A developmental trial of helicopter launched Nag (HeliNa), DRDO’s
anti-tank guided missile (ATGM) was conducted from a defence base off
the Odisha coast on Tuesday.
Defence sources said the short range
weapon was test-fired by the missile handling unit of Hindustan
Aeronautics Limited (HAL) from the launching complex-II of the
Integrated Test Range (ITR) at Chandipur-on-sea at about 10.05 am.
was third trial of an upgraded and air version of surface-to-surface
missile Nag. Earlier two trials of this third generation ‘fire and
forget’ missile was conducted from the Pokhran firing range and claimed
as successful. It is one of the five missile systems developed by DRDO
under the Integrated Guided Missile Development Programme (IGMDP).
trial was conducted for a strike range of four km. Data collected
during the test are being analysed. One more trial of the missile is
scheduled to be conducted on Wednesday,” informed an official.
July 8, seeker evaluation trials for anti-tank missile were carried out
in hot desert conditions in Rajasthan. The trials were against both
moving and static targets for different ranges of 2.8 km and 3.2 km to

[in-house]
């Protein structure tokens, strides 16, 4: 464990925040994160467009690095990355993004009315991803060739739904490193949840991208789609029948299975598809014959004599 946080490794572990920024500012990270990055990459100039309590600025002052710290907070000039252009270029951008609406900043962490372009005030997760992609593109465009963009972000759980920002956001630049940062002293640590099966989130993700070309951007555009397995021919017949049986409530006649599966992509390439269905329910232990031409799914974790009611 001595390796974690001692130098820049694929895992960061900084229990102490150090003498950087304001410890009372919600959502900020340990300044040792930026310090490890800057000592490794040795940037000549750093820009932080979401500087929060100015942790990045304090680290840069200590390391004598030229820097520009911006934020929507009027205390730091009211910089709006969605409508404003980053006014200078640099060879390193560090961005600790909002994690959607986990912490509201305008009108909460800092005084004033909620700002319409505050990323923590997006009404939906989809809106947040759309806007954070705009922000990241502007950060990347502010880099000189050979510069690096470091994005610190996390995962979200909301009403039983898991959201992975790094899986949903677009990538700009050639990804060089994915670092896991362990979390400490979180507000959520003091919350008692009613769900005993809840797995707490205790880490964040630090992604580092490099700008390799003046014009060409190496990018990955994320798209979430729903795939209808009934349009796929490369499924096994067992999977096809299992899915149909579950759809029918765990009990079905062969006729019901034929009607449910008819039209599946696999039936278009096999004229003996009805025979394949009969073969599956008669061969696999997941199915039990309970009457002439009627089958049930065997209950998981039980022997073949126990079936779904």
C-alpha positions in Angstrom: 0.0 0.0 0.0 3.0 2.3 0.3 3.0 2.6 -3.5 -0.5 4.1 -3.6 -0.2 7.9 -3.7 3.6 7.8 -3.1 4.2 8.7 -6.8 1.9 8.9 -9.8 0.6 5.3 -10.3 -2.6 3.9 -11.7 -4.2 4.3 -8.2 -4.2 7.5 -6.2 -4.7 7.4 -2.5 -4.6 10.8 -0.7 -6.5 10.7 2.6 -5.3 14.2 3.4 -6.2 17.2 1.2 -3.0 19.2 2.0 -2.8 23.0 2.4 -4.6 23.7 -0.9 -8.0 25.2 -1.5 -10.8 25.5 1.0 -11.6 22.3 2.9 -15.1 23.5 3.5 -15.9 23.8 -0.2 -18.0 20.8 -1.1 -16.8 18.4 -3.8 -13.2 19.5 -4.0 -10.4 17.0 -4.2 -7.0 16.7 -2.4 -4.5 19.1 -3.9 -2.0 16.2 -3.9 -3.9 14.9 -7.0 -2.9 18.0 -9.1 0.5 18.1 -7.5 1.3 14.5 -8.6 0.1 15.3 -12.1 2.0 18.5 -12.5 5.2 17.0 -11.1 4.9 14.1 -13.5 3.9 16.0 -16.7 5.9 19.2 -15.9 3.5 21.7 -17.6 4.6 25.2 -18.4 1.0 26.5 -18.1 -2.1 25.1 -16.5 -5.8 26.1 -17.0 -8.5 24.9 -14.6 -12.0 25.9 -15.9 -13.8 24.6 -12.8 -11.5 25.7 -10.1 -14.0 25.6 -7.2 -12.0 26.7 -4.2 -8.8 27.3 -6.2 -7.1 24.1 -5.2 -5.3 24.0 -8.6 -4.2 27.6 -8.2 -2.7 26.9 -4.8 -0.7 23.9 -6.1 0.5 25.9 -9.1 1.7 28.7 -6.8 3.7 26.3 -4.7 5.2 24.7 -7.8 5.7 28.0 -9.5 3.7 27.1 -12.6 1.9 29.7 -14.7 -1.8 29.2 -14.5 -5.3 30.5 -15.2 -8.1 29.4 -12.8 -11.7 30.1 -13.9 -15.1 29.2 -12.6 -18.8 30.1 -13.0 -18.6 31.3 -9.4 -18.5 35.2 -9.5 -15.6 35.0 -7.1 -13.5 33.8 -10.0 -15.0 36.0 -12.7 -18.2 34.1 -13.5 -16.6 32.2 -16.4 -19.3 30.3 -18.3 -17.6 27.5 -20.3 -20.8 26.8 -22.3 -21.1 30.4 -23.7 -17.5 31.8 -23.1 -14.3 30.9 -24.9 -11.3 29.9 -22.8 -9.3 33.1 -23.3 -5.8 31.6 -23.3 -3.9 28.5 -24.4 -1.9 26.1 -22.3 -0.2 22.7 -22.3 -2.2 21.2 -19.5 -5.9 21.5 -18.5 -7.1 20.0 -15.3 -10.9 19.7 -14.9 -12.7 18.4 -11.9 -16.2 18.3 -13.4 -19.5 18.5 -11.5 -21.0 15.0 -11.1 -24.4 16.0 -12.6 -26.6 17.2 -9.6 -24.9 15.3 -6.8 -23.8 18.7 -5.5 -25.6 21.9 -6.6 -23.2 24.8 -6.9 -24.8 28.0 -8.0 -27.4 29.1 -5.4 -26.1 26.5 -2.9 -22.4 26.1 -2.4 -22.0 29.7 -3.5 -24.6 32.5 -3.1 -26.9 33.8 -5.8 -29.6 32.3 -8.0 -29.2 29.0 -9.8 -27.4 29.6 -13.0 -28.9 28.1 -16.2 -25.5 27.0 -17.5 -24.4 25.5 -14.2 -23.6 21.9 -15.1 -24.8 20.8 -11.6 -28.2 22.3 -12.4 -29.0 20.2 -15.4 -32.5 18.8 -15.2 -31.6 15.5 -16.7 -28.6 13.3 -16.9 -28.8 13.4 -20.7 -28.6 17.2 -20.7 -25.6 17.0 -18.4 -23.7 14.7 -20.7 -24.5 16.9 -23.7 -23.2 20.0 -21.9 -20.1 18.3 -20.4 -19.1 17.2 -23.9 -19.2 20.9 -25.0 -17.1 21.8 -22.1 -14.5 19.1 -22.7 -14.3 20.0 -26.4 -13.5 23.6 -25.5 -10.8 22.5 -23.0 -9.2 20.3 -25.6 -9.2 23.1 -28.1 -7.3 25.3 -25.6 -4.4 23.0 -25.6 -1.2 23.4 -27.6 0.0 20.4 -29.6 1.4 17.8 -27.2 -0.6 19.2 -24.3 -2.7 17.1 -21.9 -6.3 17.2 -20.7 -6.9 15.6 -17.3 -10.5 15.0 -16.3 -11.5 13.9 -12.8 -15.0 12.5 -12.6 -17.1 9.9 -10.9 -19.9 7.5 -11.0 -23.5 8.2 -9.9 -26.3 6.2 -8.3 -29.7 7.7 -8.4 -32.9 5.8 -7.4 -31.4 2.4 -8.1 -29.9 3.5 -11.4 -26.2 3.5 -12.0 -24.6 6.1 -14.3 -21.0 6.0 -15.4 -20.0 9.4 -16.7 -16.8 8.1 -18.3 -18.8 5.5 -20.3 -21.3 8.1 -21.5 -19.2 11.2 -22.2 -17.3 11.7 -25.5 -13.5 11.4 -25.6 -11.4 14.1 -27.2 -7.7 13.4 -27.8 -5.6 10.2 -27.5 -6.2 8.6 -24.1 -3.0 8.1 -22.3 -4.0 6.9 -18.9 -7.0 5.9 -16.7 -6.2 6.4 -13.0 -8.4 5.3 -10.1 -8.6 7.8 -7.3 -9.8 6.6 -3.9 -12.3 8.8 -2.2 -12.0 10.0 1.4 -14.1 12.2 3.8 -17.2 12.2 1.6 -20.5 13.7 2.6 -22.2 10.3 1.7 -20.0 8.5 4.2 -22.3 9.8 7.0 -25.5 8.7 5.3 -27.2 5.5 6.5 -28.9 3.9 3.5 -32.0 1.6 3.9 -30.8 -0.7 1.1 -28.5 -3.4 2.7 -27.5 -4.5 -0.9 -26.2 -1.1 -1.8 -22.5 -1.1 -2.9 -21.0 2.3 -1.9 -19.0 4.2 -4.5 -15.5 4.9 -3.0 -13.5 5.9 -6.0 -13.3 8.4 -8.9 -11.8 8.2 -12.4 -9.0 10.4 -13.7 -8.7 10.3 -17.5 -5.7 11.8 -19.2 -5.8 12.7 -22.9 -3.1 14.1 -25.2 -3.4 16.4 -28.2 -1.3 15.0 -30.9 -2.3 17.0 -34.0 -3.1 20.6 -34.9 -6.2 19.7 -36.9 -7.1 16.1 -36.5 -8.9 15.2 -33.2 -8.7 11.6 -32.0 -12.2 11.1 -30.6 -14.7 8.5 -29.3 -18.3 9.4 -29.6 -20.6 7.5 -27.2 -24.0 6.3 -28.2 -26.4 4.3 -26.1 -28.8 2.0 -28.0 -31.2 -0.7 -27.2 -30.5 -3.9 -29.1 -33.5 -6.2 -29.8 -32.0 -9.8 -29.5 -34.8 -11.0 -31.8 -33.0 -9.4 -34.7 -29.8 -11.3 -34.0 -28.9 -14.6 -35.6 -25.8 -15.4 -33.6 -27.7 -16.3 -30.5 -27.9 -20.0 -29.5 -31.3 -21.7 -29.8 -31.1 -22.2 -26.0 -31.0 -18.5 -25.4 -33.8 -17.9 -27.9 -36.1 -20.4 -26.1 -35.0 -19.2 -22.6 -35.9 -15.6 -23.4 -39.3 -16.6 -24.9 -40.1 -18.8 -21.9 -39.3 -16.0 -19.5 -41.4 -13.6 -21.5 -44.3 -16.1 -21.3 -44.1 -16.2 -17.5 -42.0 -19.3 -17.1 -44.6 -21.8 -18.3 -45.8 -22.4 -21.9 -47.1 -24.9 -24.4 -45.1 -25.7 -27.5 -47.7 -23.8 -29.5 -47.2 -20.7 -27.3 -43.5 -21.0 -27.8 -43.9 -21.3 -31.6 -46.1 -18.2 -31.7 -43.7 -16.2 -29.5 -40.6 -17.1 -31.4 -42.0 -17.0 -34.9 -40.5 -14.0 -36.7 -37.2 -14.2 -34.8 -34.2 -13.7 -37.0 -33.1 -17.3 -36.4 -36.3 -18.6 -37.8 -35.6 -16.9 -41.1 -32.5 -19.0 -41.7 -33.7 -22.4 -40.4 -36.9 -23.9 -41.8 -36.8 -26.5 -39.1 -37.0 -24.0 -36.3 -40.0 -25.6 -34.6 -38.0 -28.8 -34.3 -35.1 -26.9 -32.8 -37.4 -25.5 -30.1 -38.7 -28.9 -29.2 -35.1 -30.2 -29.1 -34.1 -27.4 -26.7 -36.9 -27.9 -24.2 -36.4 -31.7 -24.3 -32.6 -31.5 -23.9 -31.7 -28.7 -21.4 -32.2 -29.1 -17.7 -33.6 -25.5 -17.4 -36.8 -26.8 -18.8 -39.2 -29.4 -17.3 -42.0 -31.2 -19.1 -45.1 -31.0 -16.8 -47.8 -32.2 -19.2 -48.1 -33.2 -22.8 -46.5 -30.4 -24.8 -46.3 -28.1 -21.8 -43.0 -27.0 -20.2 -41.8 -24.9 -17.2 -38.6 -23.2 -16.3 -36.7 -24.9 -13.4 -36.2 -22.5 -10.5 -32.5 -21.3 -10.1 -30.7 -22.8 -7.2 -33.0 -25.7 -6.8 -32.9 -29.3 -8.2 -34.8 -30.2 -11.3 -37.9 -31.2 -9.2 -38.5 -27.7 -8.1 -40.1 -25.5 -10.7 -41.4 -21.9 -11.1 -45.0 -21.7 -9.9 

evaluate the performance of an improved version of Imaging Infrared
While Nag missile has a maximum range of 4 km, the
seeker proved to be accurate only up to 2.5 km in extremely hot
conditions in the trials conducted last year. However, the HeliNa has an
extended strike range of about eight km. Sources said the problem with
the Nag was its range.
The missile can strike its targets up to 4
km but in extreme heat conditions, the missile cannot reach the targets
beyond three km. The user of the missile Indian Army also has raised
its reservations against its weight. The weapon weighs around 40 kgs
thus making the reloading difficult.
Following demands from the
Army, DRDO has assured them to reduce the weight of the missile in its
latest versions - Mark-II Nag and also to equip it with a seeker with
high resolution which can distinguish the target from the other ground
objects at a distance of up to four km.